Demand for rental properties in Auckland and Wellington is so high that some people are offering well over the asking rate to secure a house.
With the latest labour market and tenancy figures showing rents in the two cities are rising faster than wage growth, those missing out are not happy.
Rents in Auckland were up 3.3 percent according to the new data, while incomes had only risen 0.5 percent over the past year.
In Wellington rents were up 8.3 percent compared with incomes up just over 1 percent.
Economist and Generation Rent author Shamubeel Eaqub said the biggest increase seen in the main cities in 2016 was definitely in Wellington.
"We haven't seen this kind of increase in rent in Wellington since 2007-2008 when things were very tight there.
"Rents are rising really quite rapidly now ... in Wellington it's becoming really unaffordable. We know that there is a very large transitory population that goes into Wellington at this time of year - new graduates, new students - so there is a very intense demand for rental properties."
A drafting manager at an engineering firm, Lee Axten-Rice, said he had been struggling to find a one-room place in Wellington for a few weeks.
He was not fussy about location in the city because he had a car and a place to park it at work.
However, he said it had been a "nightmare" trying to view properties, for which he had to take time off work.
"I went to one place in Kelburn. It was a one-hour open home and I got there about 20 minutes into it.
"The landlord was there and he had a wad of 80 application forms already filled out by people wanting the apartment. I've heard of people saying that they've offered $50 to $70 [extra] rent a week.
"One guy who was talking to the landlord there said he was willing to pay six months in advance. It works out, with bond, to about $10,000 just to get the place."
He was almost resigned to having to flat with others and would reassess in six months' time when the competition would be not so stiff, he said.
Anna Breeze, a team administrator, had just moved out of a 1-bedroom house in Mt Cook where she and her partner paid $450 rent per week.
When they secured the lease a year and a half ago they had been the only couple who were really interested, but at least 50 people came through over the weekend to view the place - all of them keen on securing the lease, she said.
The landlord even had an offer from people who had not viewed the flat but were willing to pay $500 a week, $35 more than the $465 the landlord was asking for.
Ms Breeze and her partner were planning to go overseas for a few months, and said they feared being unable to find an affordable place on their return.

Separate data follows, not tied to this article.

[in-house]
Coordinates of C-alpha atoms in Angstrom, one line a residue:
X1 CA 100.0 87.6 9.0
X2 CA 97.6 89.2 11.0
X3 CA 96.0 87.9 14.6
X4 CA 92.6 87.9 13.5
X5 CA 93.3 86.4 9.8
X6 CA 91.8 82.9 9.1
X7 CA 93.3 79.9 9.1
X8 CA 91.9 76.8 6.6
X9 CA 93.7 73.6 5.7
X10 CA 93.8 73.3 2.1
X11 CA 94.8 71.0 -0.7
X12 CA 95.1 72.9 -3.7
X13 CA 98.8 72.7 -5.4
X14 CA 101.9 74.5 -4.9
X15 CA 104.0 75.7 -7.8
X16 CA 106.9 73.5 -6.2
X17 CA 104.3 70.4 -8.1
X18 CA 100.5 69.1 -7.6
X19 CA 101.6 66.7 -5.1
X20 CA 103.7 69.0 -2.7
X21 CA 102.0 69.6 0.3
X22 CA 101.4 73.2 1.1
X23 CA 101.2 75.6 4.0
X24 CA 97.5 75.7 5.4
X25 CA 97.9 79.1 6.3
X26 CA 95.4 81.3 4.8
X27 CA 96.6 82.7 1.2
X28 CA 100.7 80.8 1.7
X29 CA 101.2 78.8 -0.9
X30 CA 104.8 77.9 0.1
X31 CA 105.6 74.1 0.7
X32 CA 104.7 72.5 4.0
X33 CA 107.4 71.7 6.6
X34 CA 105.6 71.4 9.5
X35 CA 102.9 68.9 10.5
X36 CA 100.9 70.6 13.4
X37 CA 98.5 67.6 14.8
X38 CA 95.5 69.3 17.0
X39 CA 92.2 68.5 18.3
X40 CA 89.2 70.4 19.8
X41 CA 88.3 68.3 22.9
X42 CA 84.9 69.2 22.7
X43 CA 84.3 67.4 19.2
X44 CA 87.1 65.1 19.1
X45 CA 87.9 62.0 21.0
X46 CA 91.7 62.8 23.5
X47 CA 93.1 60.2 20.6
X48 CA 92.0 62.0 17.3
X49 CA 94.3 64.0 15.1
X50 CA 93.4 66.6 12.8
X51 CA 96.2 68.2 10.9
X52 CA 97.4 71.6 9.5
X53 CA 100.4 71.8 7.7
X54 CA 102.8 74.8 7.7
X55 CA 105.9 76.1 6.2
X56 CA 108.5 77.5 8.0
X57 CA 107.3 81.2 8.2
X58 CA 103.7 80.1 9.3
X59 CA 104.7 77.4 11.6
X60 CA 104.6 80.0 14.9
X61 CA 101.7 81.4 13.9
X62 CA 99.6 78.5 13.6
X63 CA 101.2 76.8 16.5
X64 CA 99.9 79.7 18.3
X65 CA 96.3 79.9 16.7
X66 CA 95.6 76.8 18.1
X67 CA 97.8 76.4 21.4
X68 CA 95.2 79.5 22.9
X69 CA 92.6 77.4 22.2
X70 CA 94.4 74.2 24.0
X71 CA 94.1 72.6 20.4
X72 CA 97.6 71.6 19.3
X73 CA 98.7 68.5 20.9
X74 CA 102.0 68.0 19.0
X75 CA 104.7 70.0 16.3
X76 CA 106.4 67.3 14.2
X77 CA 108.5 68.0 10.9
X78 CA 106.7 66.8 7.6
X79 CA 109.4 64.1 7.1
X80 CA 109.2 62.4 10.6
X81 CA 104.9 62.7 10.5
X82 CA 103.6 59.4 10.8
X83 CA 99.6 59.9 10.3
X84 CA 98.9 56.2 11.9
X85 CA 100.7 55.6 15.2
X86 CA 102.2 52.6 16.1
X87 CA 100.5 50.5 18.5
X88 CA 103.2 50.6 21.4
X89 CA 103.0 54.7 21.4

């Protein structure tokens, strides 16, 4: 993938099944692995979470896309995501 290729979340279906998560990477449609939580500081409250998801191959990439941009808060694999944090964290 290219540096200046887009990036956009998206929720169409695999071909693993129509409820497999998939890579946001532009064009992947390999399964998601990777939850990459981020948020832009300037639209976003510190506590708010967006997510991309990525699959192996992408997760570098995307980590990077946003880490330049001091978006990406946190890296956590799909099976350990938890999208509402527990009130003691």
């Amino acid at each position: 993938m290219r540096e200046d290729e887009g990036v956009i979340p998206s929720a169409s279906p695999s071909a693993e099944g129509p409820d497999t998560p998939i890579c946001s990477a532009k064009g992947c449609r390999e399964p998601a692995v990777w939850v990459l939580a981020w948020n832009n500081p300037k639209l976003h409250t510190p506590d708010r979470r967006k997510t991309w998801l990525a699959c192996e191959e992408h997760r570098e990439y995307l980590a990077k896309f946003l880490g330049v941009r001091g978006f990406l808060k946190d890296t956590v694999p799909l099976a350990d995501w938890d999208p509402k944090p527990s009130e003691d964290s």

"Paying what we're paying now is the upper limit of it. And that's living in the city being able to walk to work not needing to pay for transportation. We really couldn't have an enjoyable life if we were paying much more in rent."
She probably would not return to Wellington if the market had not improved and certainly would not look at this time of year, she said.
"I just know in the regions it's a lot cheaper. I'm kind of considering going back to study and hoping that everything slows down a bit in a few years and I might have a chance then."
People were also struggling to keep up with rising rent prices in Auckland.
Event co-ordinator Caitlin Gosling said she had seen people offer more money per week to secure a property, something she could not compete with.
Her group of flatmates had signed up to a short-term lease in October and were now all looking to move together, but she said the market had changed drastically.
She said properties that once cost $650 a week were now up to $1000.
"It's just been so, so difficult. I just think that something needs to be done about it.
"Once rent is secured at a certain price, it's not going to go down even if the price of the property goes down."
Mr Eaqub said housing would be the number one issue in this year's election and the rental market would be the first thing that needs fixing.
"The thing is the last four or five terms of government have failed on housing in every imaginable way. We must make this the number one issue and it is the biggest problem that faces New Zealand society today."
Caitlin Gosling said that if the ratio of rent to income did not improve, she would be unlikely to be able to stay in Auckland in the long term.
"It's kind of depressing that I'm 22 and I live in a house that's worth over $2m. It's just not attainable.
"I just don't really know where we would go from here. What is the option? Definitely not to stay or buy a house in Auckland."